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Oscar Says, 'Let's Do Lunch,' So They Do : Movies: The mood is giddy as Academy Award nominees gather for a pre-ceremony photo shoot and luncheon.

March 16, 1995|RICHARD NATALE | SPECIAL TO THE TIMES

There were plenty of stargazing possibilities at the Academy of Motion Picture Arts and Sciences nominees luncheon Tuesday at the Beverly Hilton Hotel. Nine of the 20 acting nominees attended, including Tom Hanks, John Travolta and Winona Ryder.

In all, 105 Oscar nominees from every category gathered at the annual ritual to pose for a group picture and receive their nomination citations, high school graduation-style. (All the nominees also received smart navy sweat shirts embossed in gold.)

And like the autograph hounds congregated in front of the Hilton, the nominees proved to be, almost without exception, star-struck and tickled by the experience. They timidly introduced themselves to one another and appeared to be genuinely impressed by their fellow thesps.

Travolta, who has been a star for almost 20 years, gushed about having dinner with Hanks during the same week that both Madonna and Michael Eisner tried to get him on the phone. It was a reminder that the term "Hollywood community" is a misnomer, that most celebrities spend more time in the company of their agents and publicists than with each other.

While everyone was suitably humble about the honor of being nominated, they were anything but blase about it. "Forrest Gump" director Robert Zemeckis, who has already won the Directors Guild award, said "it feels good" being an Oscar front-runner.

Another actor who is favored to win, Martin Landau, nominated for best supporting actor for "Ed Wood," said he was taking it all "one step at a time. I don't spend time dwelling on the past, and I try not to spend time in the future."

But both Zemeckis and Landau looked as if they'd been walking around with their fingers crossed ever since the nominations were announced Feb. 14. Hanks, who could become the first back-to-back best actor winner since Spencer Tracy in 1938, was told he was so popular right now he could run for President and win. "That's a sad comment on the state of America," he said with a grin.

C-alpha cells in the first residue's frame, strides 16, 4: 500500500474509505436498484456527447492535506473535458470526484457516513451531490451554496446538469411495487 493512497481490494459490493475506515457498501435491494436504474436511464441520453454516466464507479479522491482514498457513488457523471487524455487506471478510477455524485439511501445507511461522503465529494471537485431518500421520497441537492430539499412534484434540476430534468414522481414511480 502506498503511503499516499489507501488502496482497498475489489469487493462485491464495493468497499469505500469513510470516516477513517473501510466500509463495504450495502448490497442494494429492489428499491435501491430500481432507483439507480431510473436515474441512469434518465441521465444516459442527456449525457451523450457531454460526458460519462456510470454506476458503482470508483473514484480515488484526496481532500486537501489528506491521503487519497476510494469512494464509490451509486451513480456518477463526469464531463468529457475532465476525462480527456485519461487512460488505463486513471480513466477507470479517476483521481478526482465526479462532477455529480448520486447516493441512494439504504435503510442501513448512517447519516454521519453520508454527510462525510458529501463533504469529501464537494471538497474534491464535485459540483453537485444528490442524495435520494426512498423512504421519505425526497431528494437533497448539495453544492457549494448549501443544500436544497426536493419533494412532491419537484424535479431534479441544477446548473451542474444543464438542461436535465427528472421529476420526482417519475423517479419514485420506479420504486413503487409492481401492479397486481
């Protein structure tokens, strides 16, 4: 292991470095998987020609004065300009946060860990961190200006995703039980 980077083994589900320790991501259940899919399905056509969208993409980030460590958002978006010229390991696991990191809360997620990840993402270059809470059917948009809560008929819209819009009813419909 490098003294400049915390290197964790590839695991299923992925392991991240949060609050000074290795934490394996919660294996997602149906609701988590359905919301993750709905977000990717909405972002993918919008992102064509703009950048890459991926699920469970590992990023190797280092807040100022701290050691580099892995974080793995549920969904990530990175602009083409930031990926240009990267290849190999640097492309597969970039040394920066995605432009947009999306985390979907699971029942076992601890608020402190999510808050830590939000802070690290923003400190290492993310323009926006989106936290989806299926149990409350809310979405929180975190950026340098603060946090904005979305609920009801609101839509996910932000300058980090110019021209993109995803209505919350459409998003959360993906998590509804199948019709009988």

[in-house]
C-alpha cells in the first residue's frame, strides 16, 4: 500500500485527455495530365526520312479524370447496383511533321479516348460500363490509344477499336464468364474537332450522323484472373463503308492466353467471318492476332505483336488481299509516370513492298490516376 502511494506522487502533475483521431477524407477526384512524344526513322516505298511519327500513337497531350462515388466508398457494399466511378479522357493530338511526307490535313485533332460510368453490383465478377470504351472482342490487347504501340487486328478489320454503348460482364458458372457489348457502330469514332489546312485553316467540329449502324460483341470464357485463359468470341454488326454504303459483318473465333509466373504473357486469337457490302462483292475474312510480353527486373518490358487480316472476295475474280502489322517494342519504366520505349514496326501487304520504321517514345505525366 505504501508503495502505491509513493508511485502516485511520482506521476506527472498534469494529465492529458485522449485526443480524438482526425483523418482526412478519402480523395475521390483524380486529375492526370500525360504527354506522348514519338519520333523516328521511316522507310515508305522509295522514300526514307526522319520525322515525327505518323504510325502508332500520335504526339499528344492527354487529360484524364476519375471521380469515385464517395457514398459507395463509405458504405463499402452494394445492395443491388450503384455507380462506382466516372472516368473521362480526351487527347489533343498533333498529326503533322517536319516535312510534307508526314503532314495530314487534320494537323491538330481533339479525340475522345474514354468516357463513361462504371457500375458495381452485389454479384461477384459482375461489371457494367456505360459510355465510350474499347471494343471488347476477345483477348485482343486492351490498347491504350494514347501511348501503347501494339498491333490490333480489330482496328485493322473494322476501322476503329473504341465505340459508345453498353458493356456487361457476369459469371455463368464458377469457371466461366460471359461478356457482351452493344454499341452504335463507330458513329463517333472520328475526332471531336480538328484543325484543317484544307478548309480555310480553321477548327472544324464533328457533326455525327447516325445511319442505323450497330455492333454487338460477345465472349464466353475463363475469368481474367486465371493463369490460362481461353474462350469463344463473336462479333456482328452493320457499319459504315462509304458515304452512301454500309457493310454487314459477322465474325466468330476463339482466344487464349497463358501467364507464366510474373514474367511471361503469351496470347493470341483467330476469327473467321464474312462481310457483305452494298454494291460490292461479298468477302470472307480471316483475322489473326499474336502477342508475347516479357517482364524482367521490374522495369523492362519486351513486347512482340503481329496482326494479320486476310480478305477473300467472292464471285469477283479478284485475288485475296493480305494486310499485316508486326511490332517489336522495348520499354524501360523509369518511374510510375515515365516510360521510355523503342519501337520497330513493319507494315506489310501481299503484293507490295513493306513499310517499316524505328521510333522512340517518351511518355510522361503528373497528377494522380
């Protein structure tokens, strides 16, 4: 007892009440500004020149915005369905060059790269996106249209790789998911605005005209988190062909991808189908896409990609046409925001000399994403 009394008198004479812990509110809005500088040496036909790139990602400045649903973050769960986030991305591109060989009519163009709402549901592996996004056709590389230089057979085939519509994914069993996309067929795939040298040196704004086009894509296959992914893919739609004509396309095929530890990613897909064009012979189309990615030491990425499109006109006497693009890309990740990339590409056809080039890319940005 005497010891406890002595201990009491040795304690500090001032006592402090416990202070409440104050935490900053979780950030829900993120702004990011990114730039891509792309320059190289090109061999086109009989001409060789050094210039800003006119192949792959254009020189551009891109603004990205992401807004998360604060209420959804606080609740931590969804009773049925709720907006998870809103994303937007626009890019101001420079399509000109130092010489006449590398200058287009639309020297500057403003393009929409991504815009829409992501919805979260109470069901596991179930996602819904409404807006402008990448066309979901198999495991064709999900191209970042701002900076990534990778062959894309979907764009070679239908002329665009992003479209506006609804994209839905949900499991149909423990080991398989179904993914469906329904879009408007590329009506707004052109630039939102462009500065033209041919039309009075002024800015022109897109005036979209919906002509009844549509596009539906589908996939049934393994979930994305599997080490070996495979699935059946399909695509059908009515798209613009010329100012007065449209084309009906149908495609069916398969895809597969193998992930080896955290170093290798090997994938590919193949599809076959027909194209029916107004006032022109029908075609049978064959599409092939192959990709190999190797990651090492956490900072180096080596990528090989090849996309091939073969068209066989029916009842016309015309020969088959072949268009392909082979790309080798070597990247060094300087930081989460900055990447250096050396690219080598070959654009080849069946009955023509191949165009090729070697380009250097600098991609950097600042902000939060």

But none was more giddy and happy than the comeback kid, Travolta. "It's pretty exciting," he effused, admitting that after getting his first Oscar nomination for "Saturday Night Fever" in 1977 he assumed he'd be getting them more frequently than once every 17 years.

And then there were the pragmatists. Jennifer Tilly's nomination for best supporting actress in "Bullets Over Broadway" has not only resulted in more work, she said, but "I get more money now." But before the nomination, the role worked against her. Her agent told her producers were loath to cast her because they assumed she was just like her character in the film, with "that really irritating voice. And a bad actress."

Samuel L. Jackson said his supporting nomination for "Pulp Fiction" has also brought about some changes. "It's meant that my phone rings continually and my wife has no peace."

The only sure winner, Quincy Jones, who will receive the Jean Hersholt Humanitarian Award, was gladdened by the fact that this time he is certain he won't go home empty-handed--after seven previous nominations and no wins. "I can just walk in and be cool," he said.

The luncheon itself--designer finger food followed by rack of lamb--was much more casual than typical Hollywood ceremonies. The "class picture" came together quickly as the nominees scrambled onto risers and assumed a collegial air. There was even some horsing around as Jackson and "Pulp" director Quentin Tarantino mugged for the camera. The nominees fidgeted around waiting for their names to be called--in alphabetical order. Zemeckis, being dead last, shook hands with every other "Gump" nominee--the film received 13 nominations--as they filed by.

Then Gilbert Cates, the Oscar telecast producer, presided over an amusing show-and-tell on the dos and don'ts of acceptance speeches. Each winner will have no more than 45 seconds to thank family, God, country and their agents, he advised. "Which is a very, very long time," Cates said.

His comments were underscored by brevity-is-the-soul-of-wit clips from Oscars past. Worse than a long speech, he cautioned, is a boring one. "This is not a dinner at the Sportsmen's Lodge," he said, emphasizing the show's worldwide audience of 1 billion. "Use the same creativity, passion and intelligence (on your speech) that you brought to winning the Oscar in the first place." As in the past, the long-winded will be drowned out by music, he cautioned, since "the show is already nine hours and 26 seconds long."

The luncheon, which started only a few minutes late, weighed in at a trim two hours.

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